Why I chose to walk out of my marriage
“If I don’t talk about it, I will keep feeling shame that is not mine”
I married my best friend, the man I was in love with for 11 years. But our marriage barely lasted a year. I caught him cheating on me with not one, but multiple women.
If I didn’t have evidence of his infidelity, nobody would have believed that he would do such a thing because he is so charming, and great at his job as a doctor.
The first time I discovered him sleeping with someone else, I actually forgave him. Despite people telling me to walk away, I didn’t want anyone to morally police my marriage. I believe you need to see the context of the infidelity, and if the person is willing to put in the work and make amends, you should definitely give it a chance. And I did.
But a month later, I discovered that he had been living a dual life, hiding the full extent of his actions from me, and that he never respected me to begin with. That’s when I decided I am done.
I am often blamed and criticised for not being able to make my marriage work. People often tell me that if I had kept him happy in the bedroom, he wouldn’t have strayed.
One of my aunts said to me, “Tell me what is feminine about you? There has to be something feminine about you for a man to like.”
But the truth is, marriages may not last these days because women are refusing to accept cheating if the agreement was to be monogamous. We refuse to be abused, and tolerate domestic violence.
These may be extreme situations, but we also refuse to stay in a marriage for the simple reason of not being happy. For the reason of not being heard, respected or paid attention to in the relationship.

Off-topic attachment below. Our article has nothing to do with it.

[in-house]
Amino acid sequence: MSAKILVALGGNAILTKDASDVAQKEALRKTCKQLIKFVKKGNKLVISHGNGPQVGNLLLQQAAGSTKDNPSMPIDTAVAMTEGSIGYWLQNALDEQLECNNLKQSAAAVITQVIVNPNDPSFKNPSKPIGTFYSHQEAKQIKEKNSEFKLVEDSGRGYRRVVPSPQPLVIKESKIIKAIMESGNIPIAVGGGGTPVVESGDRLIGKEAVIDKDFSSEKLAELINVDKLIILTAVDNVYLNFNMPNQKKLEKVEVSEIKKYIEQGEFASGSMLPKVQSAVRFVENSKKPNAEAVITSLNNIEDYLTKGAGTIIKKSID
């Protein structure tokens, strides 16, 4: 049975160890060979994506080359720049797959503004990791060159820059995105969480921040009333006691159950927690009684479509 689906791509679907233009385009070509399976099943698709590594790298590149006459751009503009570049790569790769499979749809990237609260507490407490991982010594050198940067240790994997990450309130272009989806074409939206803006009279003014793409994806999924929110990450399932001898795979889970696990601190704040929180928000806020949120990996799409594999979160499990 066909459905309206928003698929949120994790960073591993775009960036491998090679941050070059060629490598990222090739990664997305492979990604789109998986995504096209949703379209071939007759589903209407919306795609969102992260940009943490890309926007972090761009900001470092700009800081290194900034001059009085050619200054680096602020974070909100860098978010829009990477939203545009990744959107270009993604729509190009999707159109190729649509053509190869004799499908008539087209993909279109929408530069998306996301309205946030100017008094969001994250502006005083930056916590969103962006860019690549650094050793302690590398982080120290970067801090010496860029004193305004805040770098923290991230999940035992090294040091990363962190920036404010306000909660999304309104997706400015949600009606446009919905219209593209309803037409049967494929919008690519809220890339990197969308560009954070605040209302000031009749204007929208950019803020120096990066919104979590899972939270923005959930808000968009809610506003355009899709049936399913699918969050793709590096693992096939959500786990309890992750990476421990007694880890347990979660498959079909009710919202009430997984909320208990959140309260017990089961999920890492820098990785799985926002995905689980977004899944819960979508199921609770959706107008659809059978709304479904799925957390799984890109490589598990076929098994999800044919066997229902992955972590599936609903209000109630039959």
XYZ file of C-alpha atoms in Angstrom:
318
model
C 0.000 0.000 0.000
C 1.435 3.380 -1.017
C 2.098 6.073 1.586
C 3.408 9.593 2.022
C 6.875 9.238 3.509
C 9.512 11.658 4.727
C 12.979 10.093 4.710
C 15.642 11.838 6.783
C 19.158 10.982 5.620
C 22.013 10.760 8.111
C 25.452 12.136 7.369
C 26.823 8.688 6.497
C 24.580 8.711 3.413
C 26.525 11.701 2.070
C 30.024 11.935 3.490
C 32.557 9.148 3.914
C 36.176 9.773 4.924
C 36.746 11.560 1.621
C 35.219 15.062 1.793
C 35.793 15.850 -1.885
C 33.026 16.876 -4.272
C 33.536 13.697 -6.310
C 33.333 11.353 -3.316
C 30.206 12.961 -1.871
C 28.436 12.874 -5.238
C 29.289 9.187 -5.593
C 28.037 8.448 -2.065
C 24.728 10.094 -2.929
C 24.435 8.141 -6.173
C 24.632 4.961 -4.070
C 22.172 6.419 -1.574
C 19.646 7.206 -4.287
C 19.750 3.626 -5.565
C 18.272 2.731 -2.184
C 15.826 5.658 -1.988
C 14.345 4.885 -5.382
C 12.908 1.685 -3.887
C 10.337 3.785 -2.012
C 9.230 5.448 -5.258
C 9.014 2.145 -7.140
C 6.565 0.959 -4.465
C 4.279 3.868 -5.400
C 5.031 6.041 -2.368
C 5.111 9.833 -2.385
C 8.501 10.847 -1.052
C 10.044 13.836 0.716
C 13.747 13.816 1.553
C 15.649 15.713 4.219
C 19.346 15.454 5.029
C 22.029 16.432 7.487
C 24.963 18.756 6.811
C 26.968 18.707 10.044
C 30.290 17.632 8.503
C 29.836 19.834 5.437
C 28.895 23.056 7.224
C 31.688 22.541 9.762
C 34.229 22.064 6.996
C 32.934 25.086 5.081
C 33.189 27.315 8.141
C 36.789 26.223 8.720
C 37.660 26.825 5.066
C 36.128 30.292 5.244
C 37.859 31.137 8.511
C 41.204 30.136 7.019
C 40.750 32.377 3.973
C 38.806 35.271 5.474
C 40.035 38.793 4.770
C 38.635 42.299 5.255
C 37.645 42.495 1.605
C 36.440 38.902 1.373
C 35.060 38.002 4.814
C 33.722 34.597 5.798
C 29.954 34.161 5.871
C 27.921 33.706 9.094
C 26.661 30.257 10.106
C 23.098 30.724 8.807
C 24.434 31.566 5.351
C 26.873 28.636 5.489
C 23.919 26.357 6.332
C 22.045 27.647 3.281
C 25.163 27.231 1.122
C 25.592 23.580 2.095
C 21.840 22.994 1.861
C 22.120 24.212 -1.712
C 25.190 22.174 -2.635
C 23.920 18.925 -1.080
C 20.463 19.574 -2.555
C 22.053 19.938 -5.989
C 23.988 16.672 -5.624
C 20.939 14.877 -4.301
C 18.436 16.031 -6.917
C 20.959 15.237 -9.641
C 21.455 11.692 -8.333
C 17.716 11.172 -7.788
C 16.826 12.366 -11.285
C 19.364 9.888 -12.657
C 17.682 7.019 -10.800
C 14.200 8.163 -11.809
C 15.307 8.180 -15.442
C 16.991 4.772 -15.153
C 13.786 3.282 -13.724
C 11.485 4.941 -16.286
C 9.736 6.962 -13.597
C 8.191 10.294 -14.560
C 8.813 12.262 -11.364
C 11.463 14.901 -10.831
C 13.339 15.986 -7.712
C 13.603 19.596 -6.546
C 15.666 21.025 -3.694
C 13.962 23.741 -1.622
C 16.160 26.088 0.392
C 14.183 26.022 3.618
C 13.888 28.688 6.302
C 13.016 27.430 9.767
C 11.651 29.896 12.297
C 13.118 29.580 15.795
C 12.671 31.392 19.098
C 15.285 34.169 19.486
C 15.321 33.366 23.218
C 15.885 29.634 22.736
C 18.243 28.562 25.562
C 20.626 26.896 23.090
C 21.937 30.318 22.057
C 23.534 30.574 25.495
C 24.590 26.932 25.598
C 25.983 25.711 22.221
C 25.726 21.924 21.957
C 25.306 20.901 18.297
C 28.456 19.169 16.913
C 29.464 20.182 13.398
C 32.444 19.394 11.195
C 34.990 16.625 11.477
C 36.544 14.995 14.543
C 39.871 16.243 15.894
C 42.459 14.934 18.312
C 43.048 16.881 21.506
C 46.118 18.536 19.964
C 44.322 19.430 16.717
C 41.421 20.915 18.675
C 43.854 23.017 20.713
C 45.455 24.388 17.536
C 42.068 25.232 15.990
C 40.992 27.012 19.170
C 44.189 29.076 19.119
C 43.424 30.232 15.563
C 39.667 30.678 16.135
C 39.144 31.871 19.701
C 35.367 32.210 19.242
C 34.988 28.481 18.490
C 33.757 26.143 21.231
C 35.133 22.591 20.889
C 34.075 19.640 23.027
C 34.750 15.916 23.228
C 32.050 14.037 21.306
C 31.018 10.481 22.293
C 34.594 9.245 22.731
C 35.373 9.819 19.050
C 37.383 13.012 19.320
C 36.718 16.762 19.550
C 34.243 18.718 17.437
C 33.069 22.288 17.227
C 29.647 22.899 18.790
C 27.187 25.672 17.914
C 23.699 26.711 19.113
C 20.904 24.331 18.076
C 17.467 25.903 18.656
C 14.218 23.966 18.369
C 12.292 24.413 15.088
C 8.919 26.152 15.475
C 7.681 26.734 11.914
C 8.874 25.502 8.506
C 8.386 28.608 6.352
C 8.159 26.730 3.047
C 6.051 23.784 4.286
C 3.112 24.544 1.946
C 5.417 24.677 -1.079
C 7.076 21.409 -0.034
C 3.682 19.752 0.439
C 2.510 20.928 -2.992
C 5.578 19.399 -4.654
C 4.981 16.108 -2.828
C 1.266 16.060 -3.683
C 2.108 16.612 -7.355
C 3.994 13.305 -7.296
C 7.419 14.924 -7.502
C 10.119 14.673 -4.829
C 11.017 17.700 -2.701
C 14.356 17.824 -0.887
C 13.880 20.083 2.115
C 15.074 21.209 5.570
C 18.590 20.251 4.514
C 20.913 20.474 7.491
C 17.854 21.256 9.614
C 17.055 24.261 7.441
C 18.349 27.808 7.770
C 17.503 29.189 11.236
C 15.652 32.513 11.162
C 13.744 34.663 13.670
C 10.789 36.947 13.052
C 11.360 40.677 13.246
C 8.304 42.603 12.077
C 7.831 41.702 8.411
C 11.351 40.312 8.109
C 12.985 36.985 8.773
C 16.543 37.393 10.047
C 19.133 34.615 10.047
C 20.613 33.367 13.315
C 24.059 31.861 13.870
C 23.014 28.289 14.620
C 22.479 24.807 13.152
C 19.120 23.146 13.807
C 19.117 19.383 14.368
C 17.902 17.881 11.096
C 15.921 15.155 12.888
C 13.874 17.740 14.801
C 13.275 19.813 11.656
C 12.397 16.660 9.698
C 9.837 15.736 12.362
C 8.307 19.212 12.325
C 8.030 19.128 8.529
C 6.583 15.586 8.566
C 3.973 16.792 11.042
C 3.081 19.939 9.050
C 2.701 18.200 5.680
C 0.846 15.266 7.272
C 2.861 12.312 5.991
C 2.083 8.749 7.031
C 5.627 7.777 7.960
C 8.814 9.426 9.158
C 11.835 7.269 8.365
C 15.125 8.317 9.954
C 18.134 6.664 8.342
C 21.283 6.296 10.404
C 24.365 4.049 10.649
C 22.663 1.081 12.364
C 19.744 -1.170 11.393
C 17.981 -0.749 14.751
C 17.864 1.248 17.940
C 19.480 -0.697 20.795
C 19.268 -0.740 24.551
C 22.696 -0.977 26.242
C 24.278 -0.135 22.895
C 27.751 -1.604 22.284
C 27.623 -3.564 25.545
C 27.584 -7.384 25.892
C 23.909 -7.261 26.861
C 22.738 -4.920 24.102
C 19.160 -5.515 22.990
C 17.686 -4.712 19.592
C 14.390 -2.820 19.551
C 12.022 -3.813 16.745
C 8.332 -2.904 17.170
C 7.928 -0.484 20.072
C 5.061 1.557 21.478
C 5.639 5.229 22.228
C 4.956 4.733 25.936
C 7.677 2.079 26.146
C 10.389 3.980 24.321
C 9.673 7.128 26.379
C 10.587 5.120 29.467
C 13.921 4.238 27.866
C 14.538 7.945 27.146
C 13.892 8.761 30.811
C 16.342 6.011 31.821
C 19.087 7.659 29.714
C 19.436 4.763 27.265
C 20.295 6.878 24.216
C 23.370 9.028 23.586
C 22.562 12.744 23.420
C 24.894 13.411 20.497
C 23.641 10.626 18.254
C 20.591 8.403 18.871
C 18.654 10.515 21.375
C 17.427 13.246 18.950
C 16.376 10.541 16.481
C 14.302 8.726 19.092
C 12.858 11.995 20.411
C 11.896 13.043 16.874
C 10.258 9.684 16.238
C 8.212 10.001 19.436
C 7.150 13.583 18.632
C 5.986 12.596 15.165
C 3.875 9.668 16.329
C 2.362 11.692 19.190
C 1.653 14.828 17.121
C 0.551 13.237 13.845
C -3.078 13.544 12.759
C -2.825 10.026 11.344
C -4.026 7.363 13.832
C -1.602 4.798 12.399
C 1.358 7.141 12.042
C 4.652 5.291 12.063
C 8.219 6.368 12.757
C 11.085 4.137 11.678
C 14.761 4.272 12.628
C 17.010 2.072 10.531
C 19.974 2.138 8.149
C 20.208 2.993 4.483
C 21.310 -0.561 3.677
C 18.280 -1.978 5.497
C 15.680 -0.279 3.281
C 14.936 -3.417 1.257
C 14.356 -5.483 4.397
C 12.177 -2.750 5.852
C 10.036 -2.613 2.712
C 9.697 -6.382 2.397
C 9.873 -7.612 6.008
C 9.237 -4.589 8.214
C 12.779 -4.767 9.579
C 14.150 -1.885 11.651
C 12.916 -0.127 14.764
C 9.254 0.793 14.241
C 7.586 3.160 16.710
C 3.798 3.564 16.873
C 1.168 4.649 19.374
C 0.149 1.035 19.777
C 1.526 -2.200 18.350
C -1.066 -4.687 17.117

Even during sex. Yes, sex is as important to us as it is to a man. A woman’s desire exists, even though we pretend it doesn’t. I remember my husband telling me after the affairs that I was never coy or submissive in bed, and that made him insecure.
I remember hating myself for a long time, because of my desire to have sex with the one I love. I refuse to be a passive player anymore or be shamed for my sexuality.
There was no question of ‘where will I go?’ Partly because I have a flat where the rent gets paid by the salary I earn with my hard work, and partly because my conservative parents supported me all through this.
My marriage didn’t work because I am desperate no more, helpless no more, tolerant of abuse no more, and can fake no more.
I am a woman and not a doormat.
Though I have my bad days where I wake up crying, I remind myself that the pain is temporary, and though I feel devastated in the moment, it will pass. And life is better now, because I can do whatever I want and be whoever I want to be.
I have been in therapy for a long time, and my therapist was the first person I called the day I decided to walk out. Therapy is non-negotiable, it’s an essential need, even if I am low on cash.
My parents are my champions, although my mom is paranoid about what will happen when people find out. I respect her for that, because I know at the core of this belief, lies fear and concern. She’s worried about how people will perceive a single divorcee, like landlords who are wary of renting out their places to women like me.
But I also know that if I don’t talk about it, I will keep feeling shame that is not mine to carry. I will feel ugly about something that I didn’t do. I am proud that I am single again and could walk out of a loveless relationship.
There will be friends and family who support you. Women can be your harshest critics, but women can be your greatest source of strength as well, especially if they are self-assured and independent themselves.
I’m grateful to have a gang of girlfriends who have stood by me in tough times.
Still, sometimes you have to be alone, and that’s absolutely OK. I’m focused on making myself strong, I’m working hard on my career and mental health so that even if I don’t have my friends and family around or I have to move to a new place and start again, I will be fine.
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